In addition to demonstrating the oddity that will be revealed shortly, this code also demonstrates the basic syntax of a static block of code. Notice how bare it is in its structure, only demarcated by the static keyword. Also notice that there are no returns in the code block, nor any exceptions. Nevertheless, it is perfectly acceptable to throw runtime exceptions.

Now let us try to access that static variable i and see what happens. To test this out, let me define a simple Test class with a main in it that makes use of the variable i.

public class Test
{
    public static void main(String[] args)
    {
    	System.out.println("Accessing static i:" + superClass.i);
    }
}

When executed, the Test class will produce the following output:

Super class initialized
Accessing static i:10

See how the intended output ("Accessing static i:10") shows up after the Super class initialized print statement? This is a typical behavior of the static initialization--Side Effects 101 stuff. Now let me introduce a subclass and access the same static variable through the scope of the subclass, and see the nature of the print statements.

class subClass extends superClass
{
   static
   {
      System.out.println("sub class initialized");
   }
}

public class Test
{
    public static void main(String[] args)
    {
    	System.out.println("Accessing static i:" + subClass.i);
    }
}

Notice how in the main method I am accessing the static variable i via the subclass and not the superclass (to which it actually belongs). This code, when executed, produces the following lines.

Super class initialized
Accessing static i:10

As you can see, this test code does not initialize the child, although the variable is invoked through its namespace.

The Shock Effect of Static Access

So much for the digression; let me return to the main topic of the article, namely the side effects of static initialization. Static access happens when you access a static variable or invoke a static method, or instantiate one of its type. This will automatically trigger a lot of things. First, the class containing the variable or method is initialized, if it hasn't been already. This implies that all of the static fields will be initialized. If this initialization involves any newing of classes, then a lot of constructors are called. This is followed by the execution of whatever static blocks are there for that class. In fact, the side effects are further compounded when the class in case is inheriting other classes, as those classes get initialized first.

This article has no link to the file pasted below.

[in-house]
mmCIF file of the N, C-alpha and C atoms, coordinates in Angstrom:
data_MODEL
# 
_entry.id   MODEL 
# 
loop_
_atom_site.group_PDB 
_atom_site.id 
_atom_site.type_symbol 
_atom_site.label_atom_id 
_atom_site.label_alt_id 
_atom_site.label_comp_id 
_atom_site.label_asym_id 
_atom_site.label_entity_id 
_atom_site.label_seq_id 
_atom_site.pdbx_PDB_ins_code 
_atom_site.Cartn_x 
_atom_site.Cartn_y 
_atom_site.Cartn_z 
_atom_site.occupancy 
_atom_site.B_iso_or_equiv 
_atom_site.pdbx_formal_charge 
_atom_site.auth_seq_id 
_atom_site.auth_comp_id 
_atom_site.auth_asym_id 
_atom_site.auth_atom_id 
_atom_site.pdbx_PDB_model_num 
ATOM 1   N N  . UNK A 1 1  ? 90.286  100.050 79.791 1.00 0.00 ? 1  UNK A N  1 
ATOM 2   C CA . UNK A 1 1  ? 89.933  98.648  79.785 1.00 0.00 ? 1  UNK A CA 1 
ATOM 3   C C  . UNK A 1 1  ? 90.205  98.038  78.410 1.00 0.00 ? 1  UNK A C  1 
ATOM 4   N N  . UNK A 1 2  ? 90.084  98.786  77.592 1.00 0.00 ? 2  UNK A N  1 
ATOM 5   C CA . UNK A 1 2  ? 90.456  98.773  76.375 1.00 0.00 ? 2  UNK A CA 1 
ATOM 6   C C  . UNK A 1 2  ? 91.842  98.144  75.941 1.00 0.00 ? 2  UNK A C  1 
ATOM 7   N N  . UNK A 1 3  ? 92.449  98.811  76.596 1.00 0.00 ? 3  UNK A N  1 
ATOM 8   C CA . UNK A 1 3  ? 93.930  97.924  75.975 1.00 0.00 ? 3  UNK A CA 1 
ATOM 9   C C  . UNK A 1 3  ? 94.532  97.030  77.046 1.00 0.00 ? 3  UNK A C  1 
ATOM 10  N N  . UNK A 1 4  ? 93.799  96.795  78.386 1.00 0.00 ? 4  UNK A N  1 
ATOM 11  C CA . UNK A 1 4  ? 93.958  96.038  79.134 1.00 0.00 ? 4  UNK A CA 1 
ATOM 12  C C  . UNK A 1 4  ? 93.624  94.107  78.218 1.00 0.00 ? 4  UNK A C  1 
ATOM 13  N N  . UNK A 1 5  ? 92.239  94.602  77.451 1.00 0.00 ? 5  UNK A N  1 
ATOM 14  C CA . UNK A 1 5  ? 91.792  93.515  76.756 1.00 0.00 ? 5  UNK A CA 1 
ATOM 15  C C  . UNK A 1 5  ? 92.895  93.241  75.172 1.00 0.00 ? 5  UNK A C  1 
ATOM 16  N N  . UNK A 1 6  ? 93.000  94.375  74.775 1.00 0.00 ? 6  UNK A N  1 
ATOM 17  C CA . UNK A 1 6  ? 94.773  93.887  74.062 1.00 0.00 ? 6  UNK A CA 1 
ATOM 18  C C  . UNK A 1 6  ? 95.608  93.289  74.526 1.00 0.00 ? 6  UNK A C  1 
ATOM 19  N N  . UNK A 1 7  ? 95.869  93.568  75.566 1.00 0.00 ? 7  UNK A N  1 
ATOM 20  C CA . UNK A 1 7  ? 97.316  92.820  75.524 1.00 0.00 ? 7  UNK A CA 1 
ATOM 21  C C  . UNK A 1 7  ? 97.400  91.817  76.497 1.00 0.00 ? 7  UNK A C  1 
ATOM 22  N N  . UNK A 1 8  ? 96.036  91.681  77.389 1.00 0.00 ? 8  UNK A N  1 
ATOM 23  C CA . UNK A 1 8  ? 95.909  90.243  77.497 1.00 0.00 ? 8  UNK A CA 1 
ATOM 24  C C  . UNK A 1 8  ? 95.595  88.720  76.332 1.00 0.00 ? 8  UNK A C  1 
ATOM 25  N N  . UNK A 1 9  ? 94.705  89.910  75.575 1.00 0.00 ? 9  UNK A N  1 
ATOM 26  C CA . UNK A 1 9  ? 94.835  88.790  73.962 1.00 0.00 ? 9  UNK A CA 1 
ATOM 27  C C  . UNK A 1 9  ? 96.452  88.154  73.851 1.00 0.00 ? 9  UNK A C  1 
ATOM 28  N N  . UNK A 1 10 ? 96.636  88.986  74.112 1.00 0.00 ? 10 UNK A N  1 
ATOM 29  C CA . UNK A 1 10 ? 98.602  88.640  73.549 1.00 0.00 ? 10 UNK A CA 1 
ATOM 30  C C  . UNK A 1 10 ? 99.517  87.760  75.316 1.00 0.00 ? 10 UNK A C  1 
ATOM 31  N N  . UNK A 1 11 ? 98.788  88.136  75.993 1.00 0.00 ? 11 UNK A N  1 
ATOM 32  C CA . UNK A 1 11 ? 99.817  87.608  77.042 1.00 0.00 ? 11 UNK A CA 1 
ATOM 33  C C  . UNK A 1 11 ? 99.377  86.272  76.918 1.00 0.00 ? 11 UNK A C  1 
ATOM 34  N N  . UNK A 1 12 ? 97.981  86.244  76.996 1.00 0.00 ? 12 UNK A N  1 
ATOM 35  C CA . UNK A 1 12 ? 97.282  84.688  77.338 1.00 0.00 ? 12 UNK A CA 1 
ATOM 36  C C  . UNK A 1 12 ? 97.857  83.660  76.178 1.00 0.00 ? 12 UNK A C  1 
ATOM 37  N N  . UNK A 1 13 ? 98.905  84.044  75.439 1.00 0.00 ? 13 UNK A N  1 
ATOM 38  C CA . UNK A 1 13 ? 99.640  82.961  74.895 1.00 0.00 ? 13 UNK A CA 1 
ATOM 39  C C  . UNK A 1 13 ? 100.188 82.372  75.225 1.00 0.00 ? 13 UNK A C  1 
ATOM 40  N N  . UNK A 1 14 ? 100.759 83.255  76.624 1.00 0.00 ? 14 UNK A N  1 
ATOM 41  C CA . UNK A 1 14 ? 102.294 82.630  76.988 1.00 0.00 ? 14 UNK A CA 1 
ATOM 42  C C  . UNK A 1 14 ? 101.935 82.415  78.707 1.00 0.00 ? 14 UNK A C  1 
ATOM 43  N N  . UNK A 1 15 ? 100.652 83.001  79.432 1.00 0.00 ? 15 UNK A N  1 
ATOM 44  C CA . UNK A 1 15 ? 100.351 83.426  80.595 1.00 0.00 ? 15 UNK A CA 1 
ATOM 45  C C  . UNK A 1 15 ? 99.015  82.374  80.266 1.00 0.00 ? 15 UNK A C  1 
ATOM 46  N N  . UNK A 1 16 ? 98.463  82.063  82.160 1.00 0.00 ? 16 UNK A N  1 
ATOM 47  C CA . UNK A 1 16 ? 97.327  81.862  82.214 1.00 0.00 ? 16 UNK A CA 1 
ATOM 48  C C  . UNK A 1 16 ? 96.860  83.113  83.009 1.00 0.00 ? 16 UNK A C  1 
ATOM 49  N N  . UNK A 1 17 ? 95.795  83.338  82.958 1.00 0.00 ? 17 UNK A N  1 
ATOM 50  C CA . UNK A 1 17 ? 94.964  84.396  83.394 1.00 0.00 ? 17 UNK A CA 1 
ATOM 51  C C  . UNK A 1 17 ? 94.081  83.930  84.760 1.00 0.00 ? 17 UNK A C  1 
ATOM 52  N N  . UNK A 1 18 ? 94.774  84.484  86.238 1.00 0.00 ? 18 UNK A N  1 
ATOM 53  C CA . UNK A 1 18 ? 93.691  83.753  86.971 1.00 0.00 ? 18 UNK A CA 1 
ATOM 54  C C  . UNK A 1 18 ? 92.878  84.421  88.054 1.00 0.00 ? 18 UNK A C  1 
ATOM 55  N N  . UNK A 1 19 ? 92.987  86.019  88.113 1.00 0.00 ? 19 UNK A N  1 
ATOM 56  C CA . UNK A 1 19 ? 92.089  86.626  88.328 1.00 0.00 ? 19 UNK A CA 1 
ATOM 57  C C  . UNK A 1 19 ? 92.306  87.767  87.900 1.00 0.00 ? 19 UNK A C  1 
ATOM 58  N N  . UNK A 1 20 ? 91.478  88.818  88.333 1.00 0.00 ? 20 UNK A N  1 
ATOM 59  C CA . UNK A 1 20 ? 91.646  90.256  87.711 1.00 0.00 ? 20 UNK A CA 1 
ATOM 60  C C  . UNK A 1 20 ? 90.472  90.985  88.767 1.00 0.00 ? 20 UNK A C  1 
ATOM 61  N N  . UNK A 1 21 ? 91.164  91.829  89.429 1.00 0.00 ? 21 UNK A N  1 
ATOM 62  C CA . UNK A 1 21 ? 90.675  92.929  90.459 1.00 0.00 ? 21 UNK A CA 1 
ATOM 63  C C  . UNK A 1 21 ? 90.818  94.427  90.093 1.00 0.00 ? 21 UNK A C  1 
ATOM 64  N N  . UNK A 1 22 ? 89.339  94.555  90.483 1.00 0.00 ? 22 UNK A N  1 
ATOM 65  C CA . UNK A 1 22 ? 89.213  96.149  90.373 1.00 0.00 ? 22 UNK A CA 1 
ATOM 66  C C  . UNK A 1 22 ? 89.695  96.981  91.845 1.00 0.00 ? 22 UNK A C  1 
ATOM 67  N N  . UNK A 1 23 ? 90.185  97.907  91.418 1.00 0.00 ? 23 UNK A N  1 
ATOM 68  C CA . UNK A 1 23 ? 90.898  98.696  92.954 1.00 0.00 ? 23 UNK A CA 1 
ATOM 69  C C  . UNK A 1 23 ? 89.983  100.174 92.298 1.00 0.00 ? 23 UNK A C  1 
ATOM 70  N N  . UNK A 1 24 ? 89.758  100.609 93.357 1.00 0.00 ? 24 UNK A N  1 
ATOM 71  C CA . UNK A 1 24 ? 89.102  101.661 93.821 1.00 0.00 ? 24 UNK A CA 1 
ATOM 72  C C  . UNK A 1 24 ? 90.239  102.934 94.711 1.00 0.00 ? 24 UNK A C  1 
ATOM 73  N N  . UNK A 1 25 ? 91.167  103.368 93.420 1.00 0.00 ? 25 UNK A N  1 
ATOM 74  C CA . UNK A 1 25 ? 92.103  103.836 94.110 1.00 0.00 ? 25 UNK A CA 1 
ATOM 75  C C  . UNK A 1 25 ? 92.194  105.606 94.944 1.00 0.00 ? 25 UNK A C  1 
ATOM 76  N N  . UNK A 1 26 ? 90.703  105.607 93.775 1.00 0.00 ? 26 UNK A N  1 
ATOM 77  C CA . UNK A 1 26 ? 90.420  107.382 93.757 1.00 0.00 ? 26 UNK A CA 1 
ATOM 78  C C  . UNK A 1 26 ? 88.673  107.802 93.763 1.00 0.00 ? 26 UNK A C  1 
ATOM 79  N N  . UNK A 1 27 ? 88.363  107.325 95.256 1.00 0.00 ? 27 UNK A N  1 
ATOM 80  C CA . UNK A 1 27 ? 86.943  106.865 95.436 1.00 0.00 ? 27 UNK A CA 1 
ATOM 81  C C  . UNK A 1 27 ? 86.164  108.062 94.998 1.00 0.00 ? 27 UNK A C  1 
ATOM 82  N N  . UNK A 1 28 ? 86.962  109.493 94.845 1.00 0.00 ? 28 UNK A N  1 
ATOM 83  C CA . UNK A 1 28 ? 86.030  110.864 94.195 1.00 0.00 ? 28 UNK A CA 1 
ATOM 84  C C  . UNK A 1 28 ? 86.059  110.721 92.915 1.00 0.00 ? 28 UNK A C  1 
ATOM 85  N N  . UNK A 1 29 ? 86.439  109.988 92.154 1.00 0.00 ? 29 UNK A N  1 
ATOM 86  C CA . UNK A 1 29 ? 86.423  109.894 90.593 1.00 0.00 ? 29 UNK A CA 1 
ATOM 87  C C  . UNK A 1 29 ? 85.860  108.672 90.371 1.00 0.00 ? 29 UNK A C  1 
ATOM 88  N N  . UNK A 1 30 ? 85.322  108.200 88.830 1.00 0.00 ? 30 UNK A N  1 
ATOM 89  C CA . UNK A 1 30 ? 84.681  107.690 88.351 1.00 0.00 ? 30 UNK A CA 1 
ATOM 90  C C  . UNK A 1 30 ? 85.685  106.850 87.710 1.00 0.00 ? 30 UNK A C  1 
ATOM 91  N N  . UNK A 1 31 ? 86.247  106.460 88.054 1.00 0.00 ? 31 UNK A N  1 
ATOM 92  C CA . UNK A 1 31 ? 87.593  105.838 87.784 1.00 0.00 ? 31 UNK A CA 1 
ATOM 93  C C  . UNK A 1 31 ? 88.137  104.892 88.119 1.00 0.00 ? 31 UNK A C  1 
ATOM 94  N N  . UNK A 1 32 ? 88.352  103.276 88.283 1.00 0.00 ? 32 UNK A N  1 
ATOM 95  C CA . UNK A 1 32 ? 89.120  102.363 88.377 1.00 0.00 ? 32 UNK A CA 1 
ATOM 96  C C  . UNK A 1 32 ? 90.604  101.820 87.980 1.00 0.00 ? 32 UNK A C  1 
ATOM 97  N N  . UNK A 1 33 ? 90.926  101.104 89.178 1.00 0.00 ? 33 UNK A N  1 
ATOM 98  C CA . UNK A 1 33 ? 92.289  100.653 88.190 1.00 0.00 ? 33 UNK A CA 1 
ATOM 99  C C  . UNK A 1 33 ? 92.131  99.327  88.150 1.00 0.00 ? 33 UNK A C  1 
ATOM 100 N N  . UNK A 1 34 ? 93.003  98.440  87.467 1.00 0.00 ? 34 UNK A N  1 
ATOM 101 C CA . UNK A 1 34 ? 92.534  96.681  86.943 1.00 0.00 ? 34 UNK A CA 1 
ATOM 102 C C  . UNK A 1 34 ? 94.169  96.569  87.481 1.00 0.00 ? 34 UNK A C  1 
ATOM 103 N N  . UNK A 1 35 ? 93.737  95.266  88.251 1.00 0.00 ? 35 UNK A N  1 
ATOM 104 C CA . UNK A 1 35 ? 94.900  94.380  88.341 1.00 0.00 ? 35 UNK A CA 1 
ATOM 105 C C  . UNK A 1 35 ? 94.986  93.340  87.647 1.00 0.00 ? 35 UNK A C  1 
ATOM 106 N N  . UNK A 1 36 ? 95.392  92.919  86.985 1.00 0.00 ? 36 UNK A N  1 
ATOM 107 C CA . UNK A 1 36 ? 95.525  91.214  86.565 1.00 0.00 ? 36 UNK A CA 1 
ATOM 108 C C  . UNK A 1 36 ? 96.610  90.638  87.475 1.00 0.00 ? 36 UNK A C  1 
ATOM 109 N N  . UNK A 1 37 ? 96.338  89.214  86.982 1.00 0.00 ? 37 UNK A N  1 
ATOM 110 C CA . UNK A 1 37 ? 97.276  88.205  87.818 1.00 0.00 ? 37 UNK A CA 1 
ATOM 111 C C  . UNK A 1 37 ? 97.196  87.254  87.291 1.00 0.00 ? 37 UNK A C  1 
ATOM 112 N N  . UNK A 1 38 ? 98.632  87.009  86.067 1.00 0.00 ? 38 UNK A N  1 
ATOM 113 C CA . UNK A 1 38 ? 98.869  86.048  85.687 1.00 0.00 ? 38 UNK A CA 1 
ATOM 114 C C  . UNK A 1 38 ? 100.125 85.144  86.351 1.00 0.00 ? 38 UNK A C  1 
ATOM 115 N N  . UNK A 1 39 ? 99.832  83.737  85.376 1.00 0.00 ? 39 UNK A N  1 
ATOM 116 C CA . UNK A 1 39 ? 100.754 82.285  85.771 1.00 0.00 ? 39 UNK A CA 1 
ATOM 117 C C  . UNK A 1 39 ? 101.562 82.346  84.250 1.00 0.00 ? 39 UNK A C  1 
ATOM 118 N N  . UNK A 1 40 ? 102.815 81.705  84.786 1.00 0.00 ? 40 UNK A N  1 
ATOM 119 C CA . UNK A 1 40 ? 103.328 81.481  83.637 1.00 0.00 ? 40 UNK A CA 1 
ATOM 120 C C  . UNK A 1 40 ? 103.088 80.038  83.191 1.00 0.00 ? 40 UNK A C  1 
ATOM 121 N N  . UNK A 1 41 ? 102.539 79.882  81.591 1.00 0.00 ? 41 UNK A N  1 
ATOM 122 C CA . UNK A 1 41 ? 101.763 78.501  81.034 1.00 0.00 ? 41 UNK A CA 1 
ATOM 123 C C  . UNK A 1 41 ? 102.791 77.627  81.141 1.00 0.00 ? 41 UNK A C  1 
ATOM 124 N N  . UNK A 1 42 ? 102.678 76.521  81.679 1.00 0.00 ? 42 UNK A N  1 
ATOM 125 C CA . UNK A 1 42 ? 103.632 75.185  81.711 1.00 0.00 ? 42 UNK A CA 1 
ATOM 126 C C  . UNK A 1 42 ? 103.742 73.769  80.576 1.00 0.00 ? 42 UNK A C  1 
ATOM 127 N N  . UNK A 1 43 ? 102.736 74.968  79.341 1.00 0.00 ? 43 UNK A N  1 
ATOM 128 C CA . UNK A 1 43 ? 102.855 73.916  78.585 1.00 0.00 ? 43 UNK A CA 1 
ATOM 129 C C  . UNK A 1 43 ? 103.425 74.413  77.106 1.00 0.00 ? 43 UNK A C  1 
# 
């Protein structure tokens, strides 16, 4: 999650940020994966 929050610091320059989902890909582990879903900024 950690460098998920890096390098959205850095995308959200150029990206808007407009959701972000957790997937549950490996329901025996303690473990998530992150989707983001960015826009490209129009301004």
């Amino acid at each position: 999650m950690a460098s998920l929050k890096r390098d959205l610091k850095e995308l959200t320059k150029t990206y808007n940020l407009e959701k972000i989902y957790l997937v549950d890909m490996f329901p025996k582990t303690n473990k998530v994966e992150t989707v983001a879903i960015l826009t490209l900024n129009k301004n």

Consider the following static class, with three static functions: sf1, sf2, and sf3.

public class sc
{
   public static void sf1(){ .... }
   public static void sf2()
   {
   	SomeResource r = new SomeResource();
	r.primeTheResource();
	doSomething(r,"otherstuff");
   }
   public static void sf3(){ .... }
}

From the three functions, I have provided the body for one of the functions, sf2. This function acquires a resource, and primes the resource before doing something with it. If the resource r is immutable after being initialized, it is possible to optimize the code by creating it once and using it again and again. Static initialization immediately suggests itself as a possible solution. This idea leads to the following code:

public class sc
{
   private static SomeResource r = null;
   static
   {
      SomeResource r = new SomeResource();
      r.primeTheResource();
   }
   public static void sf1();
   public static void sf2() 
         { doSomething(r, "otherstuff");
   public static void sf3();
}

See how a static block is used to initialize the resource r? Because of the static block, this initialization takes place only once. That leaves the function sf2 to just use the resource, instead of initializing it every time. So far, so good. When I started using static initialization to solve such problems, my work would have stopped here. But on further examination, there are some issues with this code.

Suppose there is a rule that primeTheResource() cannot be called unless the system is initialized. This means that there is a point in the application initialization process before which r.primeTheResource() is invalid. While writing this class, I am quite confident that sf2() is always called after the application initialization. But the static class sc is designed to be a utility class. What if the person writing the application initialization process sees that there is a very useful function called sf1 and decides to use it as part of the application initialization process?